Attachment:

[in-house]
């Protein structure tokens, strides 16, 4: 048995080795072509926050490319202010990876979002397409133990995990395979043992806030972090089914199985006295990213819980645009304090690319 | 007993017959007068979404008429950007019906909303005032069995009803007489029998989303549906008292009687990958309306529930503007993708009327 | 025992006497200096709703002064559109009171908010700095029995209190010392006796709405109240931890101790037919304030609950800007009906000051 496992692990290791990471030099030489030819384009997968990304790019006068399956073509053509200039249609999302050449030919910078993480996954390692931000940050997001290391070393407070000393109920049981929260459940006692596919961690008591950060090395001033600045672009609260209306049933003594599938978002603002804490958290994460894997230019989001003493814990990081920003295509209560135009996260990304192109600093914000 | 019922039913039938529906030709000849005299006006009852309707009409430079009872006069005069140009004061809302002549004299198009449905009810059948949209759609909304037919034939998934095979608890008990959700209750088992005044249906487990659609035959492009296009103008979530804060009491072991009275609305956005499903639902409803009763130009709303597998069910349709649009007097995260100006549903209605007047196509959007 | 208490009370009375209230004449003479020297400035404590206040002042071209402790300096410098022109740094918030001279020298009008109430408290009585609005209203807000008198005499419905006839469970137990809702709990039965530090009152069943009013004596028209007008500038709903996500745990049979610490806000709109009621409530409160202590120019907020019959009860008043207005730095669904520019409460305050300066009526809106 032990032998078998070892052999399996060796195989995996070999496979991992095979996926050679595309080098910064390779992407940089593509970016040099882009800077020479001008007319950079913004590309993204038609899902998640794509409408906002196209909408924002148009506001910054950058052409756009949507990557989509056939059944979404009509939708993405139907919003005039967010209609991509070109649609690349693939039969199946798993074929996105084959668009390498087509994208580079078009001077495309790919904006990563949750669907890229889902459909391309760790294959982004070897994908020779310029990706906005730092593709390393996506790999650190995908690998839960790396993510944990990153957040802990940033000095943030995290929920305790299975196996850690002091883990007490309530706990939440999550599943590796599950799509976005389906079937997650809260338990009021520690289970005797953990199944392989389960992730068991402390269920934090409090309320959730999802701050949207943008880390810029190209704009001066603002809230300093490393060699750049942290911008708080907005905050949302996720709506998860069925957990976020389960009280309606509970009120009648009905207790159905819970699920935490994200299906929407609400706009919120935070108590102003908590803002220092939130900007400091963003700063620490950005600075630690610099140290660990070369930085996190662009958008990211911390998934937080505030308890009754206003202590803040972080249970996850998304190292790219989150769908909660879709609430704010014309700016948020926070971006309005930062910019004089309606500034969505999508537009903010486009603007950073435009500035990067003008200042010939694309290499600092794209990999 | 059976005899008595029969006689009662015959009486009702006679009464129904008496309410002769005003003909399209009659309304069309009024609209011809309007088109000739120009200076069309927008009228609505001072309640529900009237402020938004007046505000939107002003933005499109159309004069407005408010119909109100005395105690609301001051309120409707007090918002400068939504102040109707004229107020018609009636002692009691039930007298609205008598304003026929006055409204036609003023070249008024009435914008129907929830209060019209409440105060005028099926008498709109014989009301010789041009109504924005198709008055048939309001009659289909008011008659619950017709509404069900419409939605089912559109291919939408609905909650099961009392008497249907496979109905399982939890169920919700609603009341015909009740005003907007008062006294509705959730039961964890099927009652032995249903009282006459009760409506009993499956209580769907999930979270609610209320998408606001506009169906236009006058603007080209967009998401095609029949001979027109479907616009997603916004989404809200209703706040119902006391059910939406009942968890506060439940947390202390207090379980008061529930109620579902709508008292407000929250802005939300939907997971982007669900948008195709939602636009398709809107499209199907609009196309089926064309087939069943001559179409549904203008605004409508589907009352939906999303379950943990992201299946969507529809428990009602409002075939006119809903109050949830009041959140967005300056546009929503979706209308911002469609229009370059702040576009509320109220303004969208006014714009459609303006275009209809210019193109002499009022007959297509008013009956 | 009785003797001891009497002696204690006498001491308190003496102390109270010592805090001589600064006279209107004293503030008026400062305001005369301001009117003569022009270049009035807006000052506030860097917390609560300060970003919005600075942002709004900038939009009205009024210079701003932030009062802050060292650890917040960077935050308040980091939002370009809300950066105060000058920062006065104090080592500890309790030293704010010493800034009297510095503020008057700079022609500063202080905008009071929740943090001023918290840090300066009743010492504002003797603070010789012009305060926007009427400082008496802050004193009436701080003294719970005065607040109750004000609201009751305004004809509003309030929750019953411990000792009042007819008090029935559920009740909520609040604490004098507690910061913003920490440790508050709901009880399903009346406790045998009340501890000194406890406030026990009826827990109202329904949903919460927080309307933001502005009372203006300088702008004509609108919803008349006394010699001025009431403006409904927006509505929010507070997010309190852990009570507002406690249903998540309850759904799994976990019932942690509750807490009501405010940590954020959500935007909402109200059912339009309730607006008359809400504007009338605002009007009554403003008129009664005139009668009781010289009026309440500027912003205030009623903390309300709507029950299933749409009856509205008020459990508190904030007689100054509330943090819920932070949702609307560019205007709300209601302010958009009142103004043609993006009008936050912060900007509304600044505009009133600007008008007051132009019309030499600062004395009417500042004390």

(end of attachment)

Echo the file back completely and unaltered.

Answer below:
[in-house]
């Protein structure tokens, strides 16, 4: 048995080795072509926050490319202010990876979002397409133990995990395979043992806030972090089914199985006295990213819980645009304090690319 | 007993017959007068979404008429950007019906909303005032069995009803007489029998989303549906008292009687990958309306529930503007993708009327 | 025992006497200096709703002064559109009171908010700095029995209190010392006796709405109240931890101790037919304030609950800007009906000051 496992692990290791990471030099030489030819384009997968990304790019006068399956073509053509200039249609999302050449030919910078993480996954390692931000940050997001290391070393407070000393109920049981929260459940006692596919961690008591950060090395001033600045672009609260209306049933003594599938978002603002804490958290994460894997230019989001003493814990990081920003295509209560135009996260990304192109600093914000 | 019922039913039938529906030709000849005299006006009852309707009409430079009872006069005069140009004061809302002549004299198009449905009810059948949209759609909304037919034939998934095979608890008990959700209750088992005044249906487990659609035959492009296009103008979530804060009491072991009275609305956005499903639902409803009763130009709303597998069910349709649009007097995260100006549903209605007047196509959007 | 208490009370009375209230004449003479020297400035404590206040002042071209402790300096410098022109740094918030001279020298009008109430408290009585609005209203807000008198005499419905006839469970137990809702709990039965530090009152069943009013004596028209007008500038709903996500745990049979610490806000709109009621409530409160202590120019907020019959009860008043207005730095669904520019409460305050300066009526809106 032990032998078998070892052999399996060796195989995996070999496979991992095979996926050679595309080098910064390779992407940089593509970016040099882009800077020479001008007319950079913004590309993204038609899902998640794509409408906002196209909408924002148009506001910054950058052409756009949507990557989509056939059944979404009509939708993405139907919003005039967010209609991509070109649609690349693939039969199946798993074929996105084959668009390498087509994208580079078009001077495309790919904006990563949750669907890229889902459909391309760790294959982004070897994908020779310029990706906005730092593709390393996506790999650190995908690998839960790396993510944990990153957040802990940033000095943030995290929920305790299975196996850690002091883990007490309530706990939440999550599943590796599950799509976005389906079937997650809260338990009021520690289970005797953990199944392989389960992730068991402390269920934090409090309320959730999802701050949207943008880390810029190209704009001066603002809230300093490393060699750049942290911008708080907005905050949302996720709506998860069925957990976020389960009280309606509970009120009648009905207790159905819970699920935490994200299906929407609400706009919120935070108590102003908590803002220092939130900007400091963003700063620490950005600075630690610099140290660990070369930085996190662009958008990211911390998934937080505030308890009754206003202590803040972080249970996850998304190292790219989150769908909660879709609430704010014309700016948020926070971006309005930062910019004089309606500034969505999508537009903010486009603007950073435009500035990067003008200042010939694309290499600092794209990999 | 059976005899008595029969006689009662015959009486009702006679009464129904008496309410002769005003003909399209009659309304069309009024609209011809309007088109000739120009200076069309927008009228609505001072309640529900009237402020938004007046505000939107002003933005499109159309004069407005408010119909109100005395105690609301001051309120409707007090918002400068939504102040109707004229107020018609009636002692009691039930007298609205008598304003026929006055409204036609003023070249008024009435914008129907929830209060019209409440105060005028099926008498709109014989009301010789041009109504924005198709008055048939309001009659289909008011008659619950017709509404069900419409939605089912559109291919939408609905909650099961009392008497249907496979109905399982939890169920919700609603009341015909009740005003907007008062006294509705959730039961964890099927009652032995249903009282006459009760409506009993499956209580769907999930979270609610209320998408606001506009169906236009006058603007080209967009998401095609029949001979027109479907616009997603916004989404809200209703706040119902006391059910939406009942968890506060439940947390202390207090379980008061529930109620579902709508008292407000929250802005939300939907997971982007669900948008195709939602636009398709809107499209199907609009196309089926064309087939069943001559179409549904203008605004409508589907009352939906999303379950943990992201299946969507529809428990009602409002075939006119809903109050949830009041959140967005300056546009929503979706209308911002469609229009370059702040576009509320109220303004969208006014714009459609303006275009209809210019193109002499009022007959297509008013009956 | 009785003797001891009497002696204690006498001491308190003496102390109270010592805090001589600064006279209107004293503030008026400062305001005369301001009117003569022009270049009035807006000052506030860097917390609560300060970003919005600075942002709004900038939009009205009024210079701003932030009062802050060292650890917040960077935050308040980091939002370009809300950066105060000058920062006065104090080592500890309790030293704010010493800034009297510095503020008057700079022609500063202080905008009071929740943090001023918290840090300066009743010492504002003797603070010789012009305060926007009427400082008496802050004193009436701080003294719970005065607040109750004000609201009751305004004809509003309030929750019953411990000792009042007819008090029935559920009740909520609040604490004098507690910061913003920490440790508050709901009880399903009346406790045998009340501890000194406890406030026990009826827990109202329904949903919460927080309307933001502005009372203006300088702008004509609108919803008349006394010699001025009431403006409904927006509505929010507070997010309190852990009570507002406690249903998540309850759904799994976990019932942690509750807490009501405010940590954020959500935007909402109200059912339009309730607006008359809400504007009338605002009007009554403003008129009664005139009668009781010289009026309440500027912003205030009623903390309300709507029950299933749409009856509205008020459990508190904030007689100054509330943090819920932070949702609307560019205007709300209601302010958009009142103004043609993006009008936050912060900007509304600044505009009133600007008008007051132009019309030499600062004395009417500042004390």